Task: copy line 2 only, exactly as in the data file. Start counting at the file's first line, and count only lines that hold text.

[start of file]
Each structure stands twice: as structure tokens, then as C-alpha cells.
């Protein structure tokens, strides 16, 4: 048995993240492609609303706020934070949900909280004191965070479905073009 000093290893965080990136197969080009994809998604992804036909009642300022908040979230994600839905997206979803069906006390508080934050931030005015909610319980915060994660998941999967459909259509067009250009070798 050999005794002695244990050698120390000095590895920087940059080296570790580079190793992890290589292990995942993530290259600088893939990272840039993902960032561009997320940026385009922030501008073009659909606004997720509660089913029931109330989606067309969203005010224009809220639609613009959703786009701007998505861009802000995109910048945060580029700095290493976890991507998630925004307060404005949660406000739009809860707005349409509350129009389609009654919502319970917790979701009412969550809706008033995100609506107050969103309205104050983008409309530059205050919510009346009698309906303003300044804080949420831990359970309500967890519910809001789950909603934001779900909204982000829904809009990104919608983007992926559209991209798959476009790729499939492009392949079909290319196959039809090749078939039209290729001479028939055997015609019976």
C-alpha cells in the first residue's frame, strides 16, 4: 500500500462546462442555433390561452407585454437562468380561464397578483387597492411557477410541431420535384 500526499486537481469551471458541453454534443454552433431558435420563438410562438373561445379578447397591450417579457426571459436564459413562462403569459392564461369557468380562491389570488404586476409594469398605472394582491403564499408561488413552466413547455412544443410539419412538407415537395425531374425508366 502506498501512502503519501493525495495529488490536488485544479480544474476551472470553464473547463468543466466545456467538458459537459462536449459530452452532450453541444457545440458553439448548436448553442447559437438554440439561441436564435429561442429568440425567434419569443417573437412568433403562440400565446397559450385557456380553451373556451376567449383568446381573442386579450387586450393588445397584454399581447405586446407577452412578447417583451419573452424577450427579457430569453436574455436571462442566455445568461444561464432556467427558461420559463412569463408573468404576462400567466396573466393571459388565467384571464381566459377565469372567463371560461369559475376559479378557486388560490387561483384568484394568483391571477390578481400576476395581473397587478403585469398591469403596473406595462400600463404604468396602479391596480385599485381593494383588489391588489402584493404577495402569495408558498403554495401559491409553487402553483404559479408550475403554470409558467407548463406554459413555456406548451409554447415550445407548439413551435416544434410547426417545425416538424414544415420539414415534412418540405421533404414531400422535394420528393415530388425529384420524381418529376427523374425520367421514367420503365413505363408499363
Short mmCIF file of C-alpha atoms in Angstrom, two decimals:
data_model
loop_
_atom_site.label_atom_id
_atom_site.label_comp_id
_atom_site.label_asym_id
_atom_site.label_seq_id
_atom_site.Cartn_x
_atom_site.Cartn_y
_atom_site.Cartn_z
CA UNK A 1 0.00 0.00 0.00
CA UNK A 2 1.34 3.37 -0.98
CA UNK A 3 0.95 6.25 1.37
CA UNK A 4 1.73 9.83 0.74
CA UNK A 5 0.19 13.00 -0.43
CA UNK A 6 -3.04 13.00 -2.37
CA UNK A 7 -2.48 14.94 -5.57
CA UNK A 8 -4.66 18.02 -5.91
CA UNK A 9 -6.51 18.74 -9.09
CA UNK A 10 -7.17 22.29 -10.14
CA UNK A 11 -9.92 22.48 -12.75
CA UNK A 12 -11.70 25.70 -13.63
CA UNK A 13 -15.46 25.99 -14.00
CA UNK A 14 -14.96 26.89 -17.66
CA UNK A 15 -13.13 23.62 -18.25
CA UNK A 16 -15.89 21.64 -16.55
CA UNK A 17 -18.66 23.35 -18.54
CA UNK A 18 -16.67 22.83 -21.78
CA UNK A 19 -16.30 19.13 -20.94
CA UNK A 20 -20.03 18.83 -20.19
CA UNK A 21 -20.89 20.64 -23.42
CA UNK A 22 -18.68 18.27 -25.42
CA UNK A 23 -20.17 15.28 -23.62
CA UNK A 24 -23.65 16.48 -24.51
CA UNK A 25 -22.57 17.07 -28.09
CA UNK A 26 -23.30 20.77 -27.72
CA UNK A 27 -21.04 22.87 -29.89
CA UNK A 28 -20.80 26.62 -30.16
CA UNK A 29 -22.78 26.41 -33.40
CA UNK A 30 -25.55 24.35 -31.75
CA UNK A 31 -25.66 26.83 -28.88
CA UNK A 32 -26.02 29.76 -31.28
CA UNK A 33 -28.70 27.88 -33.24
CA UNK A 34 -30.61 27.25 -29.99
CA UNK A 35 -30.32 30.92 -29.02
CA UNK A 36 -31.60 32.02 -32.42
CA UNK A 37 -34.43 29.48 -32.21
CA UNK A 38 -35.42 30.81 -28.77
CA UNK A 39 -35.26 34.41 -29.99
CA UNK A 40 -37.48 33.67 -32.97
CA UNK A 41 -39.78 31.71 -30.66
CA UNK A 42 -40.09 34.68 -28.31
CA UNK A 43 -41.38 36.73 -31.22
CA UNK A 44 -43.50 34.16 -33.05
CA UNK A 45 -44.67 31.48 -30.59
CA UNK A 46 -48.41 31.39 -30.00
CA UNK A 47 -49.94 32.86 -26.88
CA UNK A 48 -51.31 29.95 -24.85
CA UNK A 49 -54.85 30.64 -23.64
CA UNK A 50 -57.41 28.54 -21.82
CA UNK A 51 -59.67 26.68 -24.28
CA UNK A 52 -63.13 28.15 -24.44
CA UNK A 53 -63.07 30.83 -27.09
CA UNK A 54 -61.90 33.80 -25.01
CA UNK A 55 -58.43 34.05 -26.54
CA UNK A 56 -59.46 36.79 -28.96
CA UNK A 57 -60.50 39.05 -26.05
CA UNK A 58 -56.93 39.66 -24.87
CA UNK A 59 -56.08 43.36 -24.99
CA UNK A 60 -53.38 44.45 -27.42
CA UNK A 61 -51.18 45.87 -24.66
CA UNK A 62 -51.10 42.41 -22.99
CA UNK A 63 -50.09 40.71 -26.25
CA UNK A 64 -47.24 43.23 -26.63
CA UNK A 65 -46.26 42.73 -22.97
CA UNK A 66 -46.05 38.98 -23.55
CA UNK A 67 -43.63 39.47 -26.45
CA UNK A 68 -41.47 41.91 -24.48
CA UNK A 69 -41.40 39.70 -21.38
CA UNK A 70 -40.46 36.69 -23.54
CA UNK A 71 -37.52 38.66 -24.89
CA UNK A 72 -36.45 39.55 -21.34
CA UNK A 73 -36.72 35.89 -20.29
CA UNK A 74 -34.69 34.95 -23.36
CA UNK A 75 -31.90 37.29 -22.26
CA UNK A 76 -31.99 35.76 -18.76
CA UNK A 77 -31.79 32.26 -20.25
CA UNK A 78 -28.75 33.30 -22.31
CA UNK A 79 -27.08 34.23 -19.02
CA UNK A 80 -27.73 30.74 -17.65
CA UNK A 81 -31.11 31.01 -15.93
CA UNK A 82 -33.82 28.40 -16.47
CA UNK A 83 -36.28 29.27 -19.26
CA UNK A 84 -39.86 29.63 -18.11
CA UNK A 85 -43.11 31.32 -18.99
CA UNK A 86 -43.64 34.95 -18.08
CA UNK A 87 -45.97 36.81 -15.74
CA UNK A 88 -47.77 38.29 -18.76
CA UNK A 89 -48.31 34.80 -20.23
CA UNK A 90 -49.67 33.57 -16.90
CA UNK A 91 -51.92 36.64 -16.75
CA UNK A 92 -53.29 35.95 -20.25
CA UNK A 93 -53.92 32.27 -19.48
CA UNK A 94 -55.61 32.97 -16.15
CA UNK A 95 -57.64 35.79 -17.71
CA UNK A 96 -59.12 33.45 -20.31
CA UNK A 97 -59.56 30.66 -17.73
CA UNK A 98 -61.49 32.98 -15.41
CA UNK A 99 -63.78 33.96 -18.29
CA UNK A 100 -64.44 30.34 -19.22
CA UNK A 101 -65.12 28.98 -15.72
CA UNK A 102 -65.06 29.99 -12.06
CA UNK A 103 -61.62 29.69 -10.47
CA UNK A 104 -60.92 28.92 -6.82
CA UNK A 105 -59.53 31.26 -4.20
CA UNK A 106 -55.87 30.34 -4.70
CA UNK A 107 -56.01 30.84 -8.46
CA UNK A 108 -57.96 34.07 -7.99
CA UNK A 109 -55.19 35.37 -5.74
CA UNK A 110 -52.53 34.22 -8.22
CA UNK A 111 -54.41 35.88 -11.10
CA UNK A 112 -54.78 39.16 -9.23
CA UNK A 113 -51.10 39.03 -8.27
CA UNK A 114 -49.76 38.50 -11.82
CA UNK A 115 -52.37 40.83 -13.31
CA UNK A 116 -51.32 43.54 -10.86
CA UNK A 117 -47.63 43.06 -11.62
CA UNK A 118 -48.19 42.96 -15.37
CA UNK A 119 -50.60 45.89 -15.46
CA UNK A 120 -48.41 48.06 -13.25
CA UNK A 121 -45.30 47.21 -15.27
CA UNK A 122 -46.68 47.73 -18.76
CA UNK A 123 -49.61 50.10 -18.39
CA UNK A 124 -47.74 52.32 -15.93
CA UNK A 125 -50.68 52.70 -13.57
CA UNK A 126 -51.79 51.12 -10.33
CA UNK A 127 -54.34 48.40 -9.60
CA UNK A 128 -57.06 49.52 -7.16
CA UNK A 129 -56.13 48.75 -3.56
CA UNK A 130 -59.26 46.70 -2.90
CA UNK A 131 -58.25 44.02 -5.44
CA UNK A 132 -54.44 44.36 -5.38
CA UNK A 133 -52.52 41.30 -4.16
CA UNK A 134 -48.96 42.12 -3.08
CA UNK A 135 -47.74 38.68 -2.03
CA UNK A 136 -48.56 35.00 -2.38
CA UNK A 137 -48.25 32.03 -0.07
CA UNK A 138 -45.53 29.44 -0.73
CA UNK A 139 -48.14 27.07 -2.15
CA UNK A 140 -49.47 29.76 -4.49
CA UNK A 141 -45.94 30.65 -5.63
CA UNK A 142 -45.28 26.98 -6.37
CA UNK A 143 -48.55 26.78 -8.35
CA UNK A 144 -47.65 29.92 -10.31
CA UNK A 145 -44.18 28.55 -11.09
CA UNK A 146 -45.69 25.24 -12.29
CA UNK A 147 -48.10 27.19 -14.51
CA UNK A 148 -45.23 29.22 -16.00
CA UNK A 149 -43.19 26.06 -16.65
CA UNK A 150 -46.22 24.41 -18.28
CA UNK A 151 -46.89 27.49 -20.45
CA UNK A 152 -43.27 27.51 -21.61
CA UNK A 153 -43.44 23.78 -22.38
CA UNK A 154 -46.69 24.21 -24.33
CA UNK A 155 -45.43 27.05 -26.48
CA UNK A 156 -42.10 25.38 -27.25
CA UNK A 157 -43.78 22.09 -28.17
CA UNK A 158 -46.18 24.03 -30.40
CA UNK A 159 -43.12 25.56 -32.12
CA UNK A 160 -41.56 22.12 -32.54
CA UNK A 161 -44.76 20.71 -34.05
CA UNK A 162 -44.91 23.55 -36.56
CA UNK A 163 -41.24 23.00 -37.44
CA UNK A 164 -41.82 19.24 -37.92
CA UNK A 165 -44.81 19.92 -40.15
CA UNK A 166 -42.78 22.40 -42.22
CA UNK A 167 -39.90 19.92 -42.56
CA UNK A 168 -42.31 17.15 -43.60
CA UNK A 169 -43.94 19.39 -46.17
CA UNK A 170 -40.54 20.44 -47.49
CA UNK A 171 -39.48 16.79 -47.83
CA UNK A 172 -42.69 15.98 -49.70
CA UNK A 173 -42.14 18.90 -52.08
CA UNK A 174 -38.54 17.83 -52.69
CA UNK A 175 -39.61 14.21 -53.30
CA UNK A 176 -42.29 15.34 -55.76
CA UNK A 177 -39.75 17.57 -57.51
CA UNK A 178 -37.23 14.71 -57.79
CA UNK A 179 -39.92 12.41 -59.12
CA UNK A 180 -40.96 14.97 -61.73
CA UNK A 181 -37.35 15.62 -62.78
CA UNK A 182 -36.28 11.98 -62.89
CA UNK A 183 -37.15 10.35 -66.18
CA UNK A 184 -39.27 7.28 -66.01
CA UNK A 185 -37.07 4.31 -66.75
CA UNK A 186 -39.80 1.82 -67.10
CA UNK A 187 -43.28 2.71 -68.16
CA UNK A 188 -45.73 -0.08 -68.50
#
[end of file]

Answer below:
């Protein structure tokens, strides 16, 4: 048995993240492609609303706020934070949900909280004191965070479905073009 000093290893965080990136197969080009994809998604992804036909009642300022908040979230994600839905997206979803069906006390508080934050931030005015909610319980915060994660998941999967459909259509067009250009070798 050999005794002695244990050698120390000095590895920087940059080296570790580079190793992890290589292990995942993530290259600088893939990272840039993902960032561009997320940026385009922030501008073009659909606004997720509660089913029931109330989606067309969203005010224009809220639609613009959703786009701007998505861009802000995109910048945060580029700095290493976890991507998630925004307060404005949660406000739009809860707005349409509350129009389609009654919502319970917790979701009412969550809706008033995100609506107050969103309205104050983008409309530059205050919510009346009698309906303003300044804080949420831990359970309500967890519910809001789950909603934001779900909204982000829904809009990104919608983007992926559209991209798959476009790729499939492009392949079909290319196959039809090749078939039209290729001479028939055997015609019976």